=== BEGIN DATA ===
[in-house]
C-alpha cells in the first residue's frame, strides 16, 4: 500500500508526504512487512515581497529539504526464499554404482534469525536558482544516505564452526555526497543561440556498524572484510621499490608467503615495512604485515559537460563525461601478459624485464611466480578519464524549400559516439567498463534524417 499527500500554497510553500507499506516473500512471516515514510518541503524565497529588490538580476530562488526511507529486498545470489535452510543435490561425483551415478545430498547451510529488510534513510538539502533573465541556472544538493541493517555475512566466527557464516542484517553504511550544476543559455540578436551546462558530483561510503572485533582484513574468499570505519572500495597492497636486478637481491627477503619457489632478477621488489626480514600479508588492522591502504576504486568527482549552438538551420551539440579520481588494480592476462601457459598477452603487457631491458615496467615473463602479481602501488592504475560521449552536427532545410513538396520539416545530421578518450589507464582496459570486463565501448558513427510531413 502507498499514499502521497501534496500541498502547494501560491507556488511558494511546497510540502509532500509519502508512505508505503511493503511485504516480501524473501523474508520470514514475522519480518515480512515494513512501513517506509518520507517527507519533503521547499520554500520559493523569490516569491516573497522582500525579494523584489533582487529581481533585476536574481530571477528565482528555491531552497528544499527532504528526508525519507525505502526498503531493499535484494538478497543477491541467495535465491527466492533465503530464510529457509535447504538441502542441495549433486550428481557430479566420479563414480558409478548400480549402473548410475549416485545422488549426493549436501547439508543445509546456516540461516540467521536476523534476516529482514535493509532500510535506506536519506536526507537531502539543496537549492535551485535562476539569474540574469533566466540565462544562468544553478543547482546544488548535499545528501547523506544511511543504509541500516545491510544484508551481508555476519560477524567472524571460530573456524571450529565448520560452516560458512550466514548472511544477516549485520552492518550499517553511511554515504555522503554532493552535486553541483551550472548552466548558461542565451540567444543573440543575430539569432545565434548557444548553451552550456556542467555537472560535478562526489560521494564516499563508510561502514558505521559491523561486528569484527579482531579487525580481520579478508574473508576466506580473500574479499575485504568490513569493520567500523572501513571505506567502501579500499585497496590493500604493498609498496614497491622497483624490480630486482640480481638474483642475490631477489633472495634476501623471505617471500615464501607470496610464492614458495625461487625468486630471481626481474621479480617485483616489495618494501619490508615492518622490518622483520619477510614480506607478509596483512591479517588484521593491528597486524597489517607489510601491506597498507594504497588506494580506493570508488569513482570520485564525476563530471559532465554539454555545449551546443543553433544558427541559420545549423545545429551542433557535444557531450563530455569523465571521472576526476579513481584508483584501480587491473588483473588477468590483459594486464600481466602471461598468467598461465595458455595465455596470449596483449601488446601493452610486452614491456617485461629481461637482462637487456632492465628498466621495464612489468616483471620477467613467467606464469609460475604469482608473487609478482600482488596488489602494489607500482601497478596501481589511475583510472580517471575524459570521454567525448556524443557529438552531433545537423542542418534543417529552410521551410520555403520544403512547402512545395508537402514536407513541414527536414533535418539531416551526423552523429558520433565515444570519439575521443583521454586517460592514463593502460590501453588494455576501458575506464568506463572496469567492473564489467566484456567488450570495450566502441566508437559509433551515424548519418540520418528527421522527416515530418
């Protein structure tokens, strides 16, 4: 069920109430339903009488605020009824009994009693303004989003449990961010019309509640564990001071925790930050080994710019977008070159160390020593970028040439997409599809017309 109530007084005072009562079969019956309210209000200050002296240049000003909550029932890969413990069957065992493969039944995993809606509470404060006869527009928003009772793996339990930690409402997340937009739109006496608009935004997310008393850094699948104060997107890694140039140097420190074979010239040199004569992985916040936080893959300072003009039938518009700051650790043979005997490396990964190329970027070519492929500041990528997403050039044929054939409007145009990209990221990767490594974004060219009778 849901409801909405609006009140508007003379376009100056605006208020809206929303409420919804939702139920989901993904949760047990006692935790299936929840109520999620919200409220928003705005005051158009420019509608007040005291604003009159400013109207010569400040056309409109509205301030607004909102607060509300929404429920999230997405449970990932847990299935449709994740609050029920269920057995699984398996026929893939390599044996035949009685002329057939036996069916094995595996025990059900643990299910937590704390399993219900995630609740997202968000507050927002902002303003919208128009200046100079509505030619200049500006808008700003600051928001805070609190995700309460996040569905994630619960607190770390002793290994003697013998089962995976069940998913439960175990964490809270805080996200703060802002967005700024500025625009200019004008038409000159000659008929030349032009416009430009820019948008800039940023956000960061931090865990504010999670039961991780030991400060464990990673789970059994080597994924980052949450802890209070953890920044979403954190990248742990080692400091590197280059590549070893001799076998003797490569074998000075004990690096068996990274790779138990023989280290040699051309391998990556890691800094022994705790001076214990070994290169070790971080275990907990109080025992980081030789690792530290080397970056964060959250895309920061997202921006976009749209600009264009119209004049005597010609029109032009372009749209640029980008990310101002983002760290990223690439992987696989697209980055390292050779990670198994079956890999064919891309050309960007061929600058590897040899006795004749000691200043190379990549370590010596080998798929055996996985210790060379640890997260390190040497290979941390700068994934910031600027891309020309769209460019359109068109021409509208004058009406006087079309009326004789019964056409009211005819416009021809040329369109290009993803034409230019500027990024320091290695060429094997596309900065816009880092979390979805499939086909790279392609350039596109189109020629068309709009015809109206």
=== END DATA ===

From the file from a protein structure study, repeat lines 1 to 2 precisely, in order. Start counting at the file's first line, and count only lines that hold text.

[in-house]
C-alpha cells in the first residue's frame, strides 16, 4: 500500500508526504512487512515581497529539504526464499554404482534469525536558482544516505564452526555526497543561440556498524572484510621499490608467503615495512604485515559537460563525461601478459624485464611466480578519464524549400559516439567498463534524417 499527500500554497510553500507499506516473500512471516515514510518541503524565497529588490538580476530562488526511507529486498545470489535452510543435490561425483551415478545430498547451510529488510534513510538539502533573465541556472544538493541493517555475512566466527557464516542484517553504511550544476543559455540578436551546462558530483561510503572485533582484513574468499570505519572500495597492497636486478637481491627477503619457489632478477621488489626480514600479508588492522591502504576504486568527482549552438538551420551539440579520481588494480592476462601457459598477452603487457631491458615496467615473463602479481602501488592504475560521449552536427532545410513538396520539416545530421578518450589507464582496459570486463565501448558513427510531413 502507498499514499502521497501534496500541498502547494501560491507556488511558494511546497510540502509532500509519502508512505508505503511493503511485504516480501524473501523474508520470514514475522519480518515480512515494513512501513517506509518520507517527507519533503521547499520554500520559493523569490516569491516573497522582500525579494523584489533582487529581481533585476536574481530571477528565482528555491531552497528544499527532504528526508525519507525505502526498503531493499535484494538478497543477491541467495535465491527466492533465503530464510529457509535447504538441502542441495549433486550428481557430479566420479563414480558409478548400480549402473548410475549416485545422488549426493549436501547439508543445509546456516540461516540467521536476523534476516529482514535493509532500510535506506536519506536526507537531502539543496537549492535551485535562476539569474540574469533566466540565462544562468544553478543547482546544488548535499545528501547523506544511511543504509541500516545491510544484508551481508555476519560477524567472524571460530573456524571450529565448520560452516560458512550466514548472511544477516549485520552492518550499517553511511554515504555522503554532493552535486553541483551550472548552466548558461542565451540567444543573440543575430539569432545565434548557444548553451552550456556542467555537472560535478562526489560521494564516499563508510561502514558505521559491523561486528569484527579482531579487525580481520579478508574473508576466506580473500574479499575485504568490513569493520567500523572501513571505506567502501579500499585497496590493500604493498609498496614497491622497483624490480630486482640480481638474483642475490631477489633472495634476501623471505617471500615464501607470496610464492614458495625461487625468486630471481626481474621479480617485483616489495618494501619490508615492518622490518622483520619477510614480506607478509596483512591479517588484521593491528597486524597489517607489510601491506597498507594504497588506494580506493570508488569513482570520485564525476563530471559532465554539454555545449551546443543553433544558427541559420545549423545545429551542433557535444557531450563530455569523465571521472576526476579513481584508483584501480587491473588483473588477468590483459594486464600481466602471461598468467598461465595458455595465455596470449596483449601488446601493452610486452614491456617485461629481461637482462637487456632492465628498466621495464612489468616483471620477467613467467606464469609460475604469482608473487609478482600482488596488489602494489607500482601497478596501481589511475583510472580517471575524459570521454567525448556524443557529438552531433545537423542542418534543417529552410521551410520555403520544403512547402512545395508537402514536407513541414527536414533535418539531416551526423552523429558520433565515444570519439575521443583521454586517460592514463593502460590501453588494455576501458575506464568506463572496469567492473564489467566484456567488450570495450566502441566508437559509433551515424548519418540520418528527421522527416515530418